A 30-year-old female patient with a history of hypothyroidism presents to the Emergency Department having taken 30 of her 200 mcg levothyroxine tablets 3 hours earlier. She tells you that she is ‘fed up with life’ and ‘can’t take it any more’. She is currently asymptomatic, and her observations are all normal.

1. What clinical features commonly seen in patients that have taken significant overdose of levothyroxine?

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Overdose of levothyroxine can occur both accidentally and intentionally. Intentional overdose is sometimes made in an attempt to lose weight but can also occur in patient with suicidal ideation. The main concern is the development of thyrotoxicosis, which can lead to excited sympathetic activity and high metabolism syndrome. There is often a significant delay between ingestion and the development of clinical features associated with the overdose.

Most patients remain asymptomatic following levothyroxine overdose. Symptoms and signs are only usually seen in patients that have ingested >10 mg in total of levothyroxine.

In those patients developing clinical features, the more commonly seen ones include:

  • Tremor
  • Agitation
  • Sweating
  • Insomnia
  • Headache
  • Increased body temperature
  • Increased blood pressure


Less common clinical features associate with levothyroxine overdose include:

  • Seizures
  • Acute psychosis
  • Thyroid storm
  • Tachycardia
  • Arrhythmias
  • Coma
2. Should activated charcoal be administered in this patient?
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No. This patient has presented later than 1 hour after the overdose and has taken less than 10 mg.

Activated charcoal can be given in levothyroxine overdose if:

  • The patient is cooperative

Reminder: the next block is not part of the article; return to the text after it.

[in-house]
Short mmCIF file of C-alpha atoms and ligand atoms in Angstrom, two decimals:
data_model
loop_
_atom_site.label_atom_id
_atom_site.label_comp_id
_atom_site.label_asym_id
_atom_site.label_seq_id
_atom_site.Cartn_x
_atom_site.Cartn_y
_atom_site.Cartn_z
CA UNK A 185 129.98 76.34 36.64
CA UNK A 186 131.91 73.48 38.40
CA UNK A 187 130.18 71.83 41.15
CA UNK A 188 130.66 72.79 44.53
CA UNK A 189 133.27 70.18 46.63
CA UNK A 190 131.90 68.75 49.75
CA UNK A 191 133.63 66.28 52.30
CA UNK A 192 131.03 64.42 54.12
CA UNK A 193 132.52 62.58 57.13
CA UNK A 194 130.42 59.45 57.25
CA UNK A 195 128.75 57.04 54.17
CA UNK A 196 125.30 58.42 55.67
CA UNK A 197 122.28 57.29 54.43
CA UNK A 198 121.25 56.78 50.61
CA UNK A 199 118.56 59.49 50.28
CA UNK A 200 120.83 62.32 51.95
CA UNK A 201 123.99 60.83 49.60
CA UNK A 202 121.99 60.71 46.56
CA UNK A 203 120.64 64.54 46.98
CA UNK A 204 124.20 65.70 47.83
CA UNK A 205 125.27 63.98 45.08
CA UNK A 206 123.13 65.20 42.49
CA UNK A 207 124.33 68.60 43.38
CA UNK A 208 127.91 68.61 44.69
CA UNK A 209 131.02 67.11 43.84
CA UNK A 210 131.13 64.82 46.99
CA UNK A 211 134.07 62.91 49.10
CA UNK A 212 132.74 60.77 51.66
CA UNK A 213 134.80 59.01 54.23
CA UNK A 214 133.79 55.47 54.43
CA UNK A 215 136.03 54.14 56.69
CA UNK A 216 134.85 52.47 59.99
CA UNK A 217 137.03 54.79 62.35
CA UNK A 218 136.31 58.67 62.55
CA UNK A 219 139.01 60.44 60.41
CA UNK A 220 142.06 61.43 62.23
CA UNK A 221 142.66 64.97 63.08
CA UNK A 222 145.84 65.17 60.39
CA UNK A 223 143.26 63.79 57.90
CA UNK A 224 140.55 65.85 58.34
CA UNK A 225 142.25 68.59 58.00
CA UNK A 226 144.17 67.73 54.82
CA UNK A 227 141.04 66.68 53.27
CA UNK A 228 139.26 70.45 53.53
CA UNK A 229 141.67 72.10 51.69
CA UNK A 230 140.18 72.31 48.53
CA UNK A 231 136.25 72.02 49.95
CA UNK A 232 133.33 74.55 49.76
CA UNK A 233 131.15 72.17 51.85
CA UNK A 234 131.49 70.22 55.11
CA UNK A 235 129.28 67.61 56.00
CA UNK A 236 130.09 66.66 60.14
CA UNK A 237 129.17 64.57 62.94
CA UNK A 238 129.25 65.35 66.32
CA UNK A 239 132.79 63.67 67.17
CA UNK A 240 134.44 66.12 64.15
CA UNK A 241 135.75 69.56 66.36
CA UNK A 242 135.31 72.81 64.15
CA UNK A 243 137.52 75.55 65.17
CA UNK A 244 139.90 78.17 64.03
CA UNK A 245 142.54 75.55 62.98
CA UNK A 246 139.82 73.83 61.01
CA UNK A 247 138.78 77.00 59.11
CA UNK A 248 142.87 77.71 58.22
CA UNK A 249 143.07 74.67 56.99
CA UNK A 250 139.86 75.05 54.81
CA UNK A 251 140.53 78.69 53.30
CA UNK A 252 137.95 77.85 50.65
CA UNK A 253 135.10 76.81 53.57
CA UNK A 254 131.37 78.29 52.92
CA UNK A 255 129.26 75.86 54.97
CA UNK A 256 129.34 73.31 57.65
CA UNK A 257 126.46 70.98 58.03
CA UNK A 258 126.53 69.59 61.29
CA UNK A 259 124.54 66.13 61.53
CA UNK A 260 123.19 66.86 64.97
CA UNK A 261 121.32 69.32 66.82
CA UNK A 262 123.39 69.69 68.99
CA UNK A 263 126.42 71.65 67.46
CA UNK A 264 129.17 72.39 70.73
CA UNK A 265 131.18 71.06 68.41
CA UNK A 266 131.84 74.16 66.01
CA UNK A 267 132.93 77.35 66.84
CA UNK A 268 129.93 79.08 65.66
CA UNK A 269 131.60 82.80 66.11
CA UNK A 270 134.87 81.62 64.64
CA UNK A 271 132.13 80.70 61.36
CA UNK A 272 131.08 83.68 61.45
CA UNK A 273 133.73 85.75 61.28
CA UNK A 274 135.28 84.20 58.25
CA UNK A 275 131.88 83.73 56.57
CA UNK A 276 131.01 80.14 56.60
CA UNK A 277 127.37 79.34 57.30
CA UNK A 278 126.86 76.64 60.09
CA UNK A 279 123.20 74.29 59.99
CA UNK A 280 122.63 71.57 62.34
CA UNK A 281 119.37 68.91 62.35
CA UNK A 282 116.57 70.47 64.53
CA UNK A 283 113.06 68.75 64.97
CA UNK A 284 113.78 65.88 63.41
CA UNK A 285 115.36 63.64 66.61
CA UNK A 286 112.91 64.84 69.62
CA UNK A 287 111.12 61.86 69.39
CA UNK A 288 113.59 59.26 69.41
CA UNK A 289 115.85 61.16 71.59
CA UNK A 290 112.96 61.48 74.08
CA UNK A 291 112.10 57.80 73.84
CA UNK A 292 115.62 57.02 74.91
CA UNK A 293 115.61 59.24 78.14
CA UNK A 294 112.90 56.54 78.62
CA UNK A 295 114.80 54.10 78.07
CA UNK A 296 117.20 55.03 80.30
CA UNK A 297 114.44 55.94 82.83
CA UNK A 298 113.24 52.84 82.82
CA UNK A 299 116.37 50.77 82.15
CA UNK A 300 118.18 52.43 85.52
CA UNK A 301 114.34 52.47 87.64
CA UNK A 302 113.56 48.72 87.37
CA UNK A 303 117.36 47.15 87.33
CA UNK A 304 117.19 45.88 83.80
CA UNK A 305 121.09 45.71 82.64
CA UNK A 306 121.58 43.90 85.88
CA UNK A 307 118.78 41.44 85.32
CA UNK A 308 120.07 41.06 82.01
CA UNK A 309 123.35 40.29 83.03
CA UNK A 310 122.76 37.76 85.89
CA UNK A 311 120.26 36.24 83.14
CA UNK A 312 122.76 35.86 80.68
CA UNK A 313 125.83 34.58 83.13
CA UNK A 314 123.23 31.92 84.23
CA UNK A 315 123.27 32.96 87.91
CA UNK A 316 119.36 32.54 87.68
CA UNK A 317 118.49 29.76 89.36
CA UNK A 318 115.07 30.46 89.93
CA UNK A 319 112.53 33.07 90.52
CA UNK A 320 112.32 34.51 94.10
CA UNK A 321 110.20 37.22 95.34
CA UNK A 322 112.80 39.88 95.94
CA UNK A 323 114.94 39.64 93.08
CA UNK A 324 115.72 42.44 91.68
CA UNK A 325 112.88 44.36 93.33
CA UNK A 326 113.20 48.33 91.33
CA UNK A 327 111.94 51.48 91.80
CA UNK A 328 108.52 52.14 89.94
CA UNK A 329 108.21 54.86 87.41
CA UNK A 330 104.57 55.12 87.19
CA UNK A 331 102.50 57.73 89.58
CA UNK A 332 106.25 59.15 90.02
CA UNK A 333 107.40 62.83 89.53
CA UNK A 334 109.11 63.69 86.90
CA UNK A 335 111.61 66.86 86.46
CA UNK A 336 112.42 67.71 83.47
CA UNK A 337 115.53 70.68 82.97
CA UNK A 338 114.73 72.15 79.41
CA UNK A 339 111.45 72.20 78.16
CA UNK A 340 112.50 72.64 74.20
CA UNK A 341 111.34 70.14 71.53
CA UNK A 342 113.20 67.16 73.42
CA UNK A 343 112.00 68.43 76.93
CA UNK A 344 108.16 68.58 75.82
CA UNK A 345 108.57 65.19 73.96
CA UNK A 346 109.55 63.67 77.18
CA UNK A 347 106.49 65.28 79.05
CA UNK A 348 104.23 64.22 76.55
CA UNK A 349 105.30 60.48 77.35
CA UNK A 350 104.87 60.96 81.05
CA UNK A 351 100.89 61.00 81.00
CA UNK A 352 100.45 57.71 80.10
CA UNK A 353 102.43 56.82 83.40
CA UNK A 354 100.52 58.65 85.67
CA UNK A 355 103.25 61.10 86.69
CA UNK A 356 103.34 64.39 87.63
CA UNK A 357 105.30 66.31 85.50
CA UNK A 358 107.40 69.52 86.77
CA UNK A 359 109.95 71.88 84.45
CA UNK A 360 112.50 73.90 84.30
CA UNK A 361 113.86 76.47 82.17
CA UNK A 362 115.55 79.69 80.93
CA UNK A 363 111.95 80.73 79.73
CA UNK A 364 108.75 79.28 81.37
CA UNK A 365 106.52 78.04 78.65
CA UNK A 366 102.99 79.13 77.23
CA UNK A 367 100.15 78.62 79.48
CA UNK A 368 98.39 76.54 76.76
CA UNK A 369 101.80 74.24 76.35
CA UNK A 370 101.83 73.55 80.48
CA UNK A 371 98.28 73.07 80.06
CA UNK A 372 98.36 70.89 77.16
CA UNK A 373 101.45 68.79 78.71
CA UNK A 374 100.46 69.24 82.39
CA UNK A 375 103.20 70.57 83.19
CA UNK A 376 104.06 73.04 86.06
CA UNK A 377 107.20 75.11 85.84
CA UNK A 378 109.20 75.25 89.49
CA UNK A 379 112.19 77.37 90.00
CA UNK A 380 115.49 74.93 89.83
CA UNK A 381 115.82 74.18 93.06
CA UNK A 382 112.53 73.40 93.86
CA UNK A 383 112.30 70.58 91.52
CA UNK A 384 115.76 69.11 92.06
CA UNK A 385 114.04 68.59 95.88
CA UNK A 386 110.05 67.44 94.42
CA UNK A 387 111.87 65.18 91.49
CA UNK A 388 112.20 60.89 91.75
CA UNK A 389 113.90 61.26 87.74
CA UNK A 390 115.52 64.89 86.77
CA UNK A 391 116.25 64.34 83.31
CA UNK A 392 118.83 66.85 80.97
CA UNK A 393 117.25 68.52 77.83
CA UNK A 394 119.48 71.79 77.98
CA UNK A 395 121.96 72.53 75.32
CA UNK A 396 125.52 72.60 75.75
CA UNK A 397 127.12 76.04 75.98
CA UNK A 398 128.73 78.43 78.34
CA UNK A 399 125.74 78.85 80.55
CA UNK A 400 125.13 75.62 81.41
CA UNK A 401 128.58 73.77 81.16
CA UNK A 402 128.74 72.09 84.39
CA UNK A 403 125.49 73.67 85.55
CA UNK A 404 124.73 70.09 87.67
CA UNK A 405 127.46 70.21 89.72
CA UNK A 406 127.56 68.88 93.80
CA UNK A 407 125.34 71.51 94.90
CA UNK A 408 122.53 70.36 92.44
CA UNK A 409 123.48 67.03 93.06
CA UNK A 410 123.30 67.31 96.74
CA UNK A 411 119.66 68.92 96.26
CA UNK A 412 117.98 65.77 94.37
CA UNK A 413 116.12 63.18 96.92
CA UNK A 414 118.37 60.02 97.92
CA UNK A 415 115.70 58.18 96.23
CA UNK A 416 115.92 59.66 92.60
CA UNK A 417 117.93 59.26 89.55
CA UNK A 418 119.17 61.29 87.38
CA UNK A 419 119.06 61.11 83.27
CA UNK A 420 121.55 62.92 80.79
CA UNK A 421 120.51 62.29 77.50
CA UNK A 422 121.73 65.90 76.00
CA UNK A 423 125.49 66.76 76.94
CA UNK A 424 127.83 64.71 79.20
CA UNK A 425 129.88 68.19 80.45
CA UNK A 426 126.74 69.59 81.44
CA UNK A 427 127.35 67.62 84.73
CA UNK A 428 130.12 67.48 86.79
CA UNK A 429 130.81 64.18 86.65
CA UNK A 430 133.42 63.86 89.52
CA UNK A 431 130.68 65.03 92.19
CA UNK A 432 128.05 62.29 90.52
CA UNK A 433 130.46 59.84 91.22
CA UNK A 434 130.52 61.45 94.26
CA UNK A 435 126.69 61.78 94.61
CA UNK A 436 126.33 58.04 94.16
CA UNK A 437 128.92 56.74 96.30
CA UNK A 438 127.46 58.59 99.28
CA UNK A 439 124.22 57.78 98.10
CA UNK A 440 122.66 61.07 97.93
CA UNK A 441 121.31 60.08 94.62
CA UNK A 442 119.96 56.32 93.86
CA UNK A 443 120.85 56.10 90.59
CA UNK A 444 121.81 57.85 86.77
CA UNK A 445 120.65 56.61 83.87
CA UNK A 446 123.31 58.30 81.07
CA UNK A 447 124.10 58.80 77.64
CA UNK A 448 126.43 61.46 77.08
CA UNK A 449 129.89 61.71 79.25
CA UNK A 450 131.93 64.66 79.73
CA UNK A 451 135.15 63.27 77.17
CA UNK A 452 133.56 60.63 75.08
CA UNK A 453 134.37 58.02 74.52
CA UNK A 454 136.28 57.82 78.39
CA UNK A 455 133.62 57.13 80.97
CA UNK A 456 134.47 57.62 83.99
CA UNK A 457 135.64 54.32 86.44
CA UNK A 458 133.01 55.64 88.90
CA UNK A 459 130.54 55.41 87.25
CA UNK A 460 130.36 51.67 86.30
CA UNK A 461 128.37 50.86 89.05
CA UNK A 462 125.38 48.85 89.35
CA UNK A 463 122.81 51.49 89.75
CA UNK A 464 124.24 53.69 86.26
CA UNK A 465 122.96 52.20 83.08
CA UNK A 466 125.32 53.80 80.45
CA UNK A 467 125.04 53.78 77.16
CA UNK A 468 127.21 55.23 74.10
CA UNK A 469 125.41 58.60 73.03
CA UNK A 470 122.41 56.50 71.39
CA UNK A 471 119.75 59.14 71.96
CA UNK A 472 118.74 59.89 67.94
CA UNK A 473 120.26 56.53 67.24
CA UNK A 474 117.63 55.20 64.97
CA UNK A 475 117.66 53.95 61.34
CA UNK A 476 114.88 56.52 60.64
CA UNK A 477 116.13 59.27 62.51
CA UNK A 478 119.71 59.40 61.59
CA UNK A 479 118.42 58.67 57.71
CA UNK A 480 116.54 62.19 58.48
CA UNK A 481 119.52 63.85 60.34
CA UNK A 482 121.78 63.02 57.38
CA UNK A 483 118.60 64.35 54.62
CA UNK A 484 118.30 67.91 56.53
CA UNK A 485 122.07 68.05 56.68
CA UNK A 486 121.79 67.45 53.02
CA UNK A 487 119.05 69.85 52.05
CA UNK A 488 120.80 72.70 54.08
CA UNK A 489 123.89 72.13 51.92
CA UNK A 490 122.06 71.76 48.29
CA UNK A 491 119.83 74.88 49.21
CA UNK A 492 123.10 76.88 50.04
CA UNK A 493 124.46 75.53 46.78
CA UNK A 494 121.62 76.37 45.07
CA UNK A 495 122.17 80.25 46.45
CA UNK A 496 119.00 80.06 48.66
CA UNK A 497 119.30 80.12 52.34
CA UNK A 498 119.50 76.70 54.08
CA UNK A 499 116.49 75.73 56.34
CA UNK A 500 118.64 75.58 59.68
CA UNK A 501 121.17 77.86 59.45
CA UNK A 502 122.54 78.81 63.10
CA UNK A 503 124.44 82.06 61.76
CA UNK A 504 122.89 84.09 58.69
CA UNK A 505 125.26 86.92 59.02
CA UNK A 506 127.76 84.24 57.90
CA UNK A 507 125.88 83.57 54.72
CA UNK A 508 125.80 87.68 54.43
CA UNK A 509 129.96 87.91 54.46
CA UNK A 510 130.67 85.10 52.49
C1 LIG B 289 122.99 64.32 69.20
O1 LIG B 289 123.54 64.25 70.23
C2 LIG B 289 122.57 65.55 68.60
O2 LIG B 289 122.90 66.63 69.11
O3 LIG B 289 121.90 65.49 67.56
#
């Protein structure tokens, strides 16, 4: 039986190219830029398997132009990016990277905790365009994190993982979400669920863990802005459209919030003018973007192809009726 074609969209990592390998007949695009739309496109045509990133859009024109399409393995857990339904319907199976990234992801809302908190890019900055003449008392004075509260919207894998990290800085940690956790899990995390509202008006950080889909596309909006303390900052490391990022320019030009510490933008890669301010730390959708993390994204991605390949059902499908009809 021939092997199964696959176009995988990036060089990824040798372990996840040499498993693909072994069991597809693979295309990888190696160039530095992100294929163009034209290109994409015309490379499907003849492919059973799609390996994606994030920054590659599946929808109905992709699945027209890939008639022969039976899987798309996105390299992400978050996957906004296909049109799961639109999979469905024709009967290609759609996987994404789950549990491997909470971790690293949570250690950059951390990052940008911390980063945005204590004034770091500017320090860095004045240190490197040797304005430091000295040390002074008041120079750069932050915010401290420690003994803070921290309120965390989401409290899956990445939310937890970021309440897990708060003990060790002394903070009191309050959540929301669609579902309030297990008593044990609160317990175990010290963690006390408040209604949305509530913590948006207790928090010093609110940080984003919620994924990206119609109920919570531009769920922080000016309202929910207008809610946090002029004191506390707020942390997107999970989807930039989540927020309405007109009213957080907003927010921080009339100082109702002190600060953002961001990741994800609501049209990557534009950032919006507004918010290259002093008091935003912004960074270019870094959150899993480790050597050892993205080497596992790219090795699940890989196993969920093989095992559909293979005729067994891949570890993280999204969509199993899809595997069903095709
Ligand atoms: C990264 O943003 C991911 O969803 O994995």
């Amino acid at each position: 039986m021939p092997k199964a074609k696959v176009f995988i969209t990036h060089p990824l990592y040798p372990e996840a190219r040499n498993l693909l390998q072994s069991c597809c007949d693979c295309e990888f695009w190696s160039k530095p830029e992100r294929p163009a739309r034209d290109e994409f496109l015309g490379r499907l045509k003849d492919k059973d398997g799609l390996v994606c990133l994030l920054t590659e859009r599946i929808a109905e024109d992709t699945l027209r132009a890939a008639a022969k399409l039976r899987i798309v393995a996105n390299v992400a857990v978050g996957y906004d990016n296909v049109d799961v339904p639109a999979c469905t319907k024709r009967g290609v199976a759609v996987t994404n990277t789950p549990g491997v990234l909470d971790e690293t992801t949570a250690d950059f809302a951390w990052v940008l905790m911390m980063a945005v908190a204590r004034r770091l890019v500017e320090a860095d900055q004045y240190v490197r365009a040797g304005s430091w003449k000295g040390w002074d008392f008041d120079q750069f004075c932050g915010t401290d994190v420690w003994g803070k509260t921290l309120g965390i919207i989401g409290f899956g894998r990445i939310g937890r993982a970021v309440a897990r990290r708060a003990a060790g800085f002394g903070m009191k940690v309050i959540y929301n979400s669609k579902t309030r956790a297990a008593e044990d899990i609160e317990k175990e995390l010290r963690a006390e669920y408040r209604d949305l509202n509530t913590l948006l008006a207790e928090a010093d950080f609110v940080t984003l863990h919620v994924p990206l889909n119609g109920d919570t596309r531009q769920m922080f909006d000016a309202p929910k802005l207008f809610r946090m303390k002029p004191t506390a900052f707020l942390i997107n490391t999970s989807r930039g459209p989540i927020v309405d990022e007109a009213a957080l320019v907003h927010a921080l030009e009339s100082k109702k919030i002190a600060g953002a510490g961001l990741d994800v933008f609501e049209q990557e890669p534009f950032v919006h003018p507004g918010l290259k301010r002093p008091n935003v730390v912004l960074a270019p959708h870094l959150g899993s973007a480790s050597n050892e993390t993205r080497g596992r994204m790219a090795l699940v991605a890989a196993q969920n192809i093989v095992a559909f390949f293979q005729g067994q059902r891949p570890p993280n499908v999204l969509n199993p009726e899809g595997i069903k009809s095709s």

• >10 mg thyroxine was ingested (i.e. likely to become symptomatic)
  • The patient presents within 1 hour of ingestion.

3. What biochemical picture is typically seen in patients that have taken significant overdose of levothyroxine?

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There is often a progressive rise in both serum total T4 and total T3 levels in the first 24 hours following the overdose, caused by continued absorption of the ingested levothyroxine. In some cases, however, the biochemical picture remains entirely normal. Thyroid function tests are not routinely indicated following thyroxine overdose. Although elevated thyroxine levels are expected, they have little clinical correlation and do not alter management.

The typical biochemical features seen following a levothyroxine overdose are:

  • Elevated serum total T4 and T3
  • Elevated Free T4 and Free T3
  • Suppressed serum TSH

4. How would you treat this patient?

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Treatment is generally supportive and is aimed at the management of the sympathomimetic features associated with levothyroxine overdose. Options include propranolol 10-40 mg PO 6 hourly or diltiazem 60-180 mg 8 hourly if beta-blockers are contraindicated.


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